Supreme Court clerks are some of the brightest young legal minds in the country. But their talents don’t come cheap. Every year, Biglaw firms fall all over each other trying to woo outgoing SCOTUS clerks, showering them with six-figure signing bonuses (on top of robust base salaries and year-end bonuses, of course).

The going rate in terms of Supreme Court clerkship bonuses is a cool $300,000. Which top law firm just dropped $1.8 million in signing bonuses for a half-dozen SCOTUS clerks?

Former U.S. Supreme Court clerks (from left) Ryan Watson, Ian Samuel, Charlotte Taylor, Emily Kennedy, Kenton Skarin and David Morrell gather on the rooftop of Jones Day’s Washington office, across from the Capitol. (Photo courtesy of Jones Day.)

The same firm that scored the most SCOTUS clerks last year. Tony Mauro of The BLT reports:

For the second year in a row, Jones Day has hired six law clerks who worked for Supreme Court justices in the term just ended. “It’s a wonderful kind of deja vu,” hiring partner Beth Heifetz said.

As with last year, the six hires seems to exceed the number hired by any other firm from a class of 39 clerks — four for each sitting justice and one each for the three retired justices.

We noted that development back in this post — and speculated that it might be the most Supreme Court clerks ever hired by a single firm from a single clerk class. If you’re aware of any firm that has ever hired seven or more SCOTUS clerks from the same Term, let us know.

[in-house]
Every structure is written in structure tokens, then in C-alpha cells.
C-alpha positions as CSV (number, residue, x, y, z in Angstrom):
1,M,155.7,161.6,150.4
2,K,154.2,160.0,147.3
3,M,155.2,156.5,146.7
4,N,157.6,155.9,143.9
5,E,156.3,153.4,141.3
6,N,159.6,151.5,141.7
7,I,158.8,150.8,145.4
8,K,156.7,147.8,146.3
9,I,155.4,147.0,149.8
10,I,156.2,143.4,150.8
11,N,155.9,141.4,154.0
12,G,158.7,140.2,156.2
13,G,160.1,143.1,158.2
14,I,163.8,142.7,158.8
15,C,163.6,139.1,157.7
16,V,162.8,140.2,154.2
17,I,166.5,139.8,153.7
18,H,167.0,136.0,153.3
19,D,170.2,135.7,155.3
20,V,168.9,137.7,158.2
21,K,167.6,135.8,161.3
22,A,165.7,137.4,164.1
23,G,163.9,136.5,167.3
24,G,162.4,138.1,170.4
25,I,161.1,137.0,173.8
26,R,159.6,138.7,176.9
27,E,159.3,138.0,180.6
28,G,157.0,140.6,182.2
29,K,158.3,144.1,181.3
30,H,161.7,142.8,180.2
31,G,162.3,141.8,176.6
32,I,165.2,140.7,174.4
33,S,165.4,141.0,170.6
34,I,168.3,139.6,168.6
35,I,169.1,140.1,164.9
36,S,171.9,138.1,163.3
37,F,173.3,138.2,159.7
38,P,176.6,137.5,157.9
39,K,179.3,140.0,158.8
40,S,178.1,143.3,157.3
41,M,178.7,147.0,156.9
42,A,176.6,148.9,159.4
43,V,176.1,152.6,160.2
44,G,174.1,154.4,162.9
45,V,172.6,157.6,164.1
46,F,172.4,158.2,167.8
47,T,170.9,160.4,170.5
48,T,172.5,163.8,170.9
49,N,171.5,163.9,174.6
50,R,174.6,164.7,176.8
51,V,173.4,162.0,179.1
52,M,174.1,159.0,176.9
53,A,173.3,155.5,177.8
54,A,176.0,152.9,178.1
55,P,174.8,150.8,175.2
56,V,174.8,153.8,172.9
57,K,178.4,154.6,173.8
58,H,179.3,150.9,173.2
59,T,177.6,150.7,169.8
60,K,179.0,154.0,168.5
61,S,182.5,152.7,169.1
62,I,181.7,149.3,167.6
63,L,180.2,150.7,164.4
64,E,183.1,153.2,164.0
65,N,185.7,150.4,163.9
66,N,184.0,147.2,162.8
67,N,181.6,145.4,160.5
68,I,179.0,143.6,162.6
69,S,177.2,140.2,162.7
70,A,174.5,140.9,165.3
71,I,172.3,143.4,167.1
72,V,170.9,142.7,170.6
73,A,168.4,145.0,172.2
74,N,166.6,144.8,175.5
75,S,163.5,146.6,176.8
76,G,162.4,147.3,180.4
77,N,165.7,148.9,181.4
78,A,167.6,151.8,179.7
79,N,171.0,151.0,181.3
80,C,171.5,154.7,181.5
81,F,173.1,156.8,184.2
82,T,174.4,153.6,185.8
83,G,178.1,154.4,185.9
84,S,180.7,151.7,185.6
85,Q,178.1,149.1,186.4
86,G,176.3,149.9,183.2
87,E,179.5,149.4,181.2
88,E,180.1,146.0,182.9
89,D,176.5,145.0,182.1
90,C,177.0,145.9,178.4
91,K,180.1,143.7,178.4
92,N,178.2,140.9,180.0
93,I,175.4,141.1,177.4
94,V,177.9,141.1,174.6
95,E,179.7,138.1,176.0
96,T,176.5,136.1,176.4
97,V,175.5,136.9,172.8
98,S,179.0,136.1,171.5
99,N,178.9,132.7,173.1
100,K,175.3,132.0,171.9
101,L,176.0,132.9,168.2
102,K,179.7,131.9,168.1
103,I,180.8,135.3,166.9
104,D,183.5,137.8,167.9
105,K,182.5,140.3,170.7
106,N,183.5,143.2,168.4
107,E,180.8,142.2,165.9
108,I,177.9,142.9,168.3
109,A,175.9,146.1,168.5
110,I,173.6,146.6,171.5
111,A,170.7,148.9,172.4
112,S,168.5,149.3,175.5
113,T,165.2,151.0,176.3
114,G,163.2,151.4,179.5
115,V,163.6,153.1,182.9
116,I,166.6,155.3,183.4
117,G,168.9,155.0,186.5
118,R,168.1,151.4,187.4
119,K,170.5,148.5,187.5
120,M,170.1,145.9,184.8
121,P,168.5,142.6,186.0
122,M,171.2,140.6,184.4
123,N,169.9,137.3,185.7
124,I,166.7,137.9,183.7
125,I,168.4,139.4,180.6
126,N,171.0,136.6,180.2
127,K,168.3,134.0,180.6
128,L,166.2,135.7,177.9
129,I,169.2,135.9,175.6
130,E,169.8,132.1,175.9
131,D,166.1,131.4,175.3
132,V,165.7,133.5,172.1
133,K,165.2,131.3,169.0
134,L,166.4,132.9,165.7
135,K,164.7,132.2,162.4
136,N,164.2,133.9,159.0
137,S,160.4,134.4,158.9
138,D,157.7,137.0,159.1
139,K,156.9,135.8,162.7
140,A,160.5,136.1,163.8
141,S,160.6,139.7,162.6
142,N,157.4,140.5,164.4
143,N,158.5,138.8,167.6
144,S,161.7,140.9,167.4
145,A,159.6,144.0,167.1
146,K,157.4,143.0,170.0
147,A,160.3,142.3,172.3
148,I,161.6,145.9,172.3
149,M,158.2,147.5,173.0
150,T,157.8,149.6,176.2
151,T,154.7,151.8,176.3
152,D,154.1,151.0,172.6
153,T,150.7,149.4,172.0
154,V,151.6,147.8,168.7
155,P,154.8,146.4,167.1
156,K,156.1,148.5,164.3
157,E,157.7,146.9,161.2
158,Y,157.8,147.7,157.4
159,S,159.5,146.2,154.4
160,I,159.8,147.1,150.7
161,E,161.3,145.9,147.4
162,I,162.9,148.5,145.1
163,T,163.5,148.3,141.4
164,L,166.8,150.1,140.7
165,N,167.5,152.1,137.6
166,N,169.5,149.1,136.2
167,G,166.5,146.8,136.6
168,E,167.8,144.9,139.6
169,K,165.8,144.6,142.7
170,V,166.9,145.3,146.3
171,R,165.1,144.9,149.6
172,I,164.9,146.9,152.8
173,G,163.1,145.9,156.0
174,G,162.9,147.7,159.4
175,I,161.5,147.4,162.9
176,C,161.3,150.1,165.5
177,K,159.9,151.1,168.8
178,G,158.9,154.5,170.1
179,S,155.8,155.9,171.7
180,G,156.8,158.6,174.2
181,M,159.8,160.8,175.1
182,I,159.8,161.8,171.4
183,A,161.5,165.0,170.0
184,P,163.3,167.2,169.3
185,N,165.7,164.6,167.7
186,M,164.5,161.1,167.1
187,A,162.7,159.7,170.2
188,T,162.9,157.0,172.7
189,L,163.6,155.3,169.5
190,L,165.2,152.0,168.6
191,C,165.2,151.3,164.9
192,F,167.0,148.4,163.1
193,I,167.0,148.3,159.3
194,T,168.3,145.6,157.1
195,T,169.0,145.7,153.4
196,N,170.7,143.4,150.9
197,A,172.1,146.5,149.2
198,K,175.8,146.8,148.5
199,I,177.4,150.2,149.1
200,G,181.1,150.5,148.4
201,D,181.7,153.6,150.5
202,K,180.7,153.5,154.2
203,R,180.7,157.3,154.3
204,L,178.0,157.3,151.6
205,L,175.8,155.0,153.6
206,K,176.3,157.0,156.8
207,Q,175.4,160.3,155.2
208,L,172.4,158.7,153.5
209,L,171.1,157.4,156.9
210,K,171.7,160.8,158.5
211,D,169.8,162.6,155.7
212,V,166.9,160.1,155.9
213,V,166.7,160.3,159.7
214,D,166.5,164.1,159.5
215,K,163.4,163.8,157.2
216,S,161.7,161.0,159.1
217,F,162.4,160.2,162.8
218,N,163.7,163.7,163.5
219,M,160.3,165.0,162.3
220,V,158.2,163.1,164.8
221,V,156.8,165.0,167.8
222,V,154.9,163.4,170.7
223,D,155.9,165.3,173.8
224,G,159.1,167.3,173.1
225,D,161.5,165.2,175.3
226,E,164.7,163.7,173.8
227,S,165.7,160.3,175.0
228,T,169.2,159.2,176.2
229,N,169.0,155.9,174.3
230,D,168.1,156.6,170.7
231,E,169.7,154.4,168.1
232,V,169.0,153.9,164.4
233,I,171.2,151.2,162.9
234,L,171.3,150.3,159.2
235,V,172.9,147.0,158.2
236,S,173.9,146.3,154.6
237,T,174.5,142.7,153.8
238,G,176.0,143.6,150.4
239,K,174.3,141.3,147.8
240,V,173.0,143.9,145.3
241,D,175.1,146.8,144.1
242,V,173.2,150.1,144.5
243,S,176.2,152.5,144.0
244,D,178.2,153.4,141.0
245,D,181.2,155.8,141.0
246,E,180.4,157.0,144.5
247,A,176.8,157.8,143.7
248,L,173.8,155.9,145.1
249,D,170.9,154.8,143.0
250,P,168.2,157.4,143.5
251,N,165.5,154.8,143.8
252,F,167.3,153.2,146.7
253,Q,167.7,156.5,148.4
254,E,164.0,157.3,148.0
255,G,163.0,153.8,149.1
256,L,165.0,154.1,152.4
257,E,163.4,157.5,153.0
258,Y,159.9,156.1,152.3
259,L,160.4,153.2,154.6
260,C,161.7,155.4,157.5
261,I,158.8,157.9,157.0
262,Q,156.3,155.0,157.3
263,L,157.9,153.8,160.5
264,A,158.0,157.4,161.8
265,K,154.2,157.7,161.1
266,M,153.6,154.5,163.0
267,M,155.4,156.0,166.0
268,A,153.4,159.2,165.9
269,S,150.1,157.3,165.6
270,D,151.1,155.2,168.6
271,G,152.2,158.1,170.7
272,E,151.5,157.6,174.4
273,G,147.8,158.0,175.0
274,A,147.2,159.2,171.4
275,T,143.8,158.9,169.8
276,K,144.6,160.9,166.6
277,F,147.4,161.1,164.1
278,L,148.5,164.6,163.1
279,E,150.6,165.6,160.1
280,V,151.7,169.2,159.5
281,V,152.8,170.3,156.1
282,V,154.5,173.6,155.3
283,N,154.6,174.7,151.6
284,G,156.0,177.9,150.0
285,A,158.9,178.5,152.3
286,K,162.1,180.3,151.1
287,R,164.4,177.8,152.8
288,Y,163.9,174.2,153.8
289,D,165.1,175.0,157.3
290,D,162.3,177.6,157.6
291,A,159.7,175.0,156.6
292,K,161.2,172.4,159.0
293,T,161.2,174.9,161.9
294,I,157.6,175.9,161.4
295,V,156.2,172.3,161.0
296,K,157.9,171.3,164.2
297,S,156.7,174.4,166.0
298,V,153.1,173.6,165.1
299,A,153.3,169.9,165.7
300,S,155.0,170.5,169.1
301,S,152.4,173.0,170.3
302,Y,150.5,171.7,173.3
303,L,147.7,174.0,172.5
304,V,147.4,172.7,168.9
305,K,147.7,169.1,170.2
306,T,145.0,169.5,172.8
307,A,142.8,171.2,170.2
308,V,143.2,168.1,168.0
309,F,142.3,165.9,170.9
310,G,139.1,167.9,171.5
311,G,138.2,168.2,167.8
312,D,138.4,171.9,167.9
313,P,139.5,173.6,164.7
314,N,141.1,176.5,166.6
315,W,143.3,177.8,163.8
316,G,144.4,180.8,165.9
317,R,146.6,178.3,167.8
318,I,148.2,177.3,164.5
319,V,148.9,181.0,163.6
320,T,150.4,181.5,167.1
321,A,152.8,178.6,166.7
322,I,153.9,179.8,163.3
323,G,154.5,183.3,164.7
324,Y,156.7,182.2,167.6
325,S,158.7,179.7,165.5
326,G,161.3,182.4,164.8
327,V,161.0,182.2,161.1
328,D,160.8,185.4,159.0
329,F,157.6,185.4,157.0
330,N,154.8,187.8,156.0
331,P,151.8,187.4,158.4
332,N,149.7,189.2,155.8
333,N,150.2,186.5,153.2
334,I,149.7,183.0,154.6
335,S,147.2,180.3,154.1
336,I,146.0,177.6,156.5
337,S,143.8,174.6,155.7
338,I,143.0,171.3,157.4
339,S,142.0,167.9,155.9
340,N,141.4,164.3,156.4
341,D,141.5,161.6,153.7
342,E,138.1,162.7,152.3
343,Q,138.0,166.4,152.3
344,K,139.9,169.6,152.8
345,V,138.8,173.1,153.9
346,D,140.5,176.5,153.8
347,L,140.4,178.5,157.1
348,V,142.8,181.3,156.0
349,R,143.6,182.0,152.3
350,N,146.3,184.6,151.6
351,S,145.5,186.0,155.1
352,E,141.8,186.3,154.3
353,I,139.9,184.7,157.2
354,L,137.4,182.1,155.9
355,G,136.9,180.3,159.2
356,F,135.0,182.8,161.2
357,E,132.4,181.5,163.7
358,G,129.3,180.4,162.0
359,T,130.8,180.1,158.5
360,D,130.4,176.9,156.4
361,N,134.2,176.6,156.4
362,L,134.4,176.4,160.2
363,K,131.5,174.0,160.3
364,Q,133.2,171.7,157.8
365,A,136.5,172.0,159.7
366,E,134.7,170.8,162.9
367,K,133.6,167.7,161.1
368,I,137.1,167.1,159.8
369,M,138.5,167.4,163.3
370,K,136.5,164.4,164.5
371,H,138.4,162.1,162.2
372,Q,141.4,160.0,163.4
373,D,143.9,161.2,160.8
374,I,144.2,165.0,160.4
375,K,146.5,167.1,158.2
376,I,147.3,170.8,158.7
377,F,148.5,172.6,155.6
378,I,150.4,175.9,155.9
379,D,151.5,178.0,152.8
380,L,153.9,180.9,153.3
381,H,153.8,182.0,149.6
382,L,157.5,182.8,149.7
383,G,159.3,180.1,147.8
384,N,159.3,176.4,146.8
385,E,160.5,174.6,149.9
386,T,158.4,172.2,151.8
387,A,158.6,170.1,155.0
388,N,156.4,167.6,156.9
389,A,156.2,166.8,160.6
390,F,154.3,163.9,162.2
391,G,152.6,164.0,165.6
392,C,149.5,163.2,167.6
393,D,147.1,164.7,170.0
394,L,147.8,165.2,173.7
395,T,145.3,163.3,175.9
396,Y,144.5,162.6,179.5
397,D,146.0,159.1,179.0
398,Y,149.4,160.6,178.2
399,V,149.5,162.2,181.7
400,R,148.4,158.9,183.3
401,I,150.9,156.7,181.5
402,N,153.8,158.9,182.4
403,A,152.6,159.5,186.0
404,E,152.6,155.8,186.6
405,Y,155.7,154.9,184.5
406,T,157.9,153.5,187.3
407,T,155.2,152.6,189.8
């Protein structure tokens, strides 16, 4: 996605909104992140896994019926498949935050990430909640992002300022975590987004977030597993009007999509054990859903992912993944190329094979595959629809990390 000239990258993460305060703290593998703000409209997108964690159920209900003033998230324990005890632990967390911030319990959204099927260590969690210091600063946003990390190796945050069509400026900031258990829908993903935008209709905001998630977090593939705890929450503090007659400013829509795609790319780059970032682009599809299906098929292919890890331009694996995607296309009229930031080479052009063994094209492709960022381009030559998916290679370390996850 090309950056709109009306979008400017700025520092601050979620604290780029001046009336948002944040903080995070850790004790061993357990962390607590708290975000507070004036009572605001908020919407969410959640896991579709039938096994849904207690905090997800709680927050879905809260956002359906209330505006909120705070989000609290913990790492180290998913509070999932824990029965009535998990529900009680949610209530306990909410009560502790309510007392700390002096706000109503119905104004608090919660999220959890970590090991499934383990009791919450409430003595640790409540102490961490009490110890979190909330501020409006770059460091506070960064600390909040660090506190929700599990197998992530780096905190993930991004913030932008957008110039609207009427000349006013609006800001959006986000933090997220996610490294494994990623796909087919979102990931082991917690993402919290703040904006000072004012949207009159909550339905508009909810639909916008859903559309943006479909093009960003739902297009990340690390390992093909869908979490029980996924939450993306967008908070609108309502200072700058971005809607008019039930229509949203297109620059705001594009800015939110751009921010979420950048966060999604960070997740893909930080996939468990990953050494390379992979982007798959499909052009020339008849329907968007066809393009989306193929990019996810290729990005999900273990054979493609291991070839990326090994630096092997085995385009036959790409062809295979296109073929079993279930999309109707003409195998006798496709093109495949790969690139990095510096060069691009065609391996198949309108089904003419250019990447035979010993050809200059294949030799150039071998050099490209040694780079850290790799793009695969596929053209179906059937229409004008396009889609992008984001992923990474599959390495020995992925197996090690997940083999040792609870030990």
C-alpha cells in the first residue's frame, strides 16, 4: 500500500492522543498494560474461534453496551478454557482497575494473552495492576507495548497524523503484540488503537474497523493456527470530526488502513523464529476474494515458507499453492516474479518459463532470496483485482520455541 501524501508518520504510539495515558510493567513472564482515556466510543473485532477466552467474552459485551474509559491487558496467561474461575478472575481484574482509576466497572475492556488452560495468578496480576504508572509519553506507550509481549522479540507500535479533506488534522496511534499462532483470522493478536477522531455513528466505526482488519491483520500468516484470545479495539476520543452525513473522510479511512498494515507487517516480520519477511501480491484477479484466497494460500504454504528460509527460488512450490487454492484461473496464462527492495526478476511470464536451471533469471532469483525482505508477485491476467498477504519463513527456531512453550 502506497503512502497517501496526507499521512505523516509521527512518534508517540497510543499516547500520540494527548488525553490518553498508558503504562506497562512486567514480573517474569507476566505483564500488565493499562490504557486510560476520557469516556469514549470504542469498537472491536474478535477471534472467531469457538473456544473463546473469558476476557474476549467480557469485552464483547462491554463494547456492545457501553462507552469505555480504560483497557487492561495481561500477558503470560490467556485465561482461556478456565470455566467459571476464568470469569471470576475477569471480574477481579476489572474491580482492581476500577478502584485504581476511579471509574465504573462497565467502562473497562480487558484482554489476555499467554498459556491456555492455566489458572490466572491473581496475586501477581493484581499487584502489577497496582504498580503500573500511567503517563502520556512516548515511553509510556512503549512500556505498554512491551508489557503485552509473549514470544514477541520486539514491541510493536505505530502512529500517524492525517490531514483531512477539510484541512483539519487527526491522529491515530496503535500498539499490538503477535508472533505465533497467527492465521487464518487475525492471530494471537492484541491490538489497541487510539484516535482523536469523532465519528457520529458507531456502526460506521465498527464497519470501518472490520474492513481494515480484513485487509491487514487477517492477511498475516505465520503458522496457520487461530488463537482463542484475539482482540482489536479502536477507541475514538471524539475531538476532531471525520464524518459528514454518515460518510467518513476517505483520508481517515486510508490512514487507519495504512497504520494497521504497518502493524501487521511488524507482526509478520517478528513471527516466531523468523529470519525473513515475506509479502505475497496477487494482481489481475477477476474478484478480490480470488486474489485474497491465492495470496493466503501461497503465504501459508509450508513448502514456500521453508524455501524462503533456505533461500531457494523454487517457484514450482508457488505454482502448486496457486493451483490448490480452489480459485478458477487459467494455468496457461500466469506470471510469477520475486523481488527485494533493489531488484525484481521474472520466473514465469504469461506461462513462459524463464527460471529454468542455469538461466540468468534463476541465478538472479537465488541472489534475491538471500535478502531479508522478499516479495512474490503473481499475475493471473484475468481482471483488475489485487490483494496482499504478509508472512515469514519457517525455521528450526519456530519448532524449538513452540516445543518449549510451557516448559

More from The BLT:

The firm hired two clerks who worked for Justice Samuel Alito Jr. — Emily Kennedy and Ryan Watson –- as well as Kenton Skarin and David Morrell, who clerked for Justice Clarence Thomas. Charlotte Taylor, a clerk to Justice Sonia Sotomayor, and Ian Samuel, who worked for Justice Antonin Scalia, round out the six.

In announcing the hires, Jones Day emphasized that of the six, only three will be working in the D.C. office, the typical perch for many former high court clerks. Morrell will work in Houston, Samuel in New York, and Skarin in Chicago. “We really do operate across offices all the time,” said Heifetz. Tina Tabacchi, head of the firm’s clerk recruitment, said the geographic spread exemplifies the “one firm worldwide” approach at Jones Day.

Mauro offered Jones Day the chance to refute the player haters critics of law firms who pay huge bonuses to hire SCOTUS clerks:

Some appellate lawyers grumble about Supreme Court clerks as high-priced “trophy hires,” some of whom move on a couple of years later after they’ve earned enough to pay off their student debt. But Heifetz said she has not seen that trend at Jones Day.

“Retention has been terrific,” she said.“They stay and make a commitment to us as well.”

Of the 15 Supreme Court clerks Jones Day has hired since 2007 (not including the newest six) only two have left the firm, said Heifetz. One was Eric Murphy, a former Anthony Kennedy clerk who in August became Ohio’s solicitor general. Murphy followed the same path taken in years past by Jones Day lawyers Sutton and Richard Cordray, now head of the Consumer Financial Protection Bureau.

Leaving a law firm to become a state solicitor general is entirely understandable (see also Elbert Lin). You can read more about Jones Day’s SCOTUS clerk haul, including interviews with some of the clerks, over at The BLT.

Congratulations to Jones Day. Its commitment to hiring great lawyers and treating them well might explain why the firm has so many happy clients.

Deja Vu at Jones Day: Firm Hires Six More Supreme Court Clerks [The BLT: The Blog of Legal Times]
Jones Day welcomes six U.S. Supreme Court clerks [Jones Day (press release)]

Earlier: It’s Official: Supreme Court Clerkship Bonuses Hit A New High
The Best Biglaw Firms In The World According To Clients (2013)
Which Biglaw Firms Have The Most Satisfied Litigators?
Jones Day Lands 6 High Court Clerks


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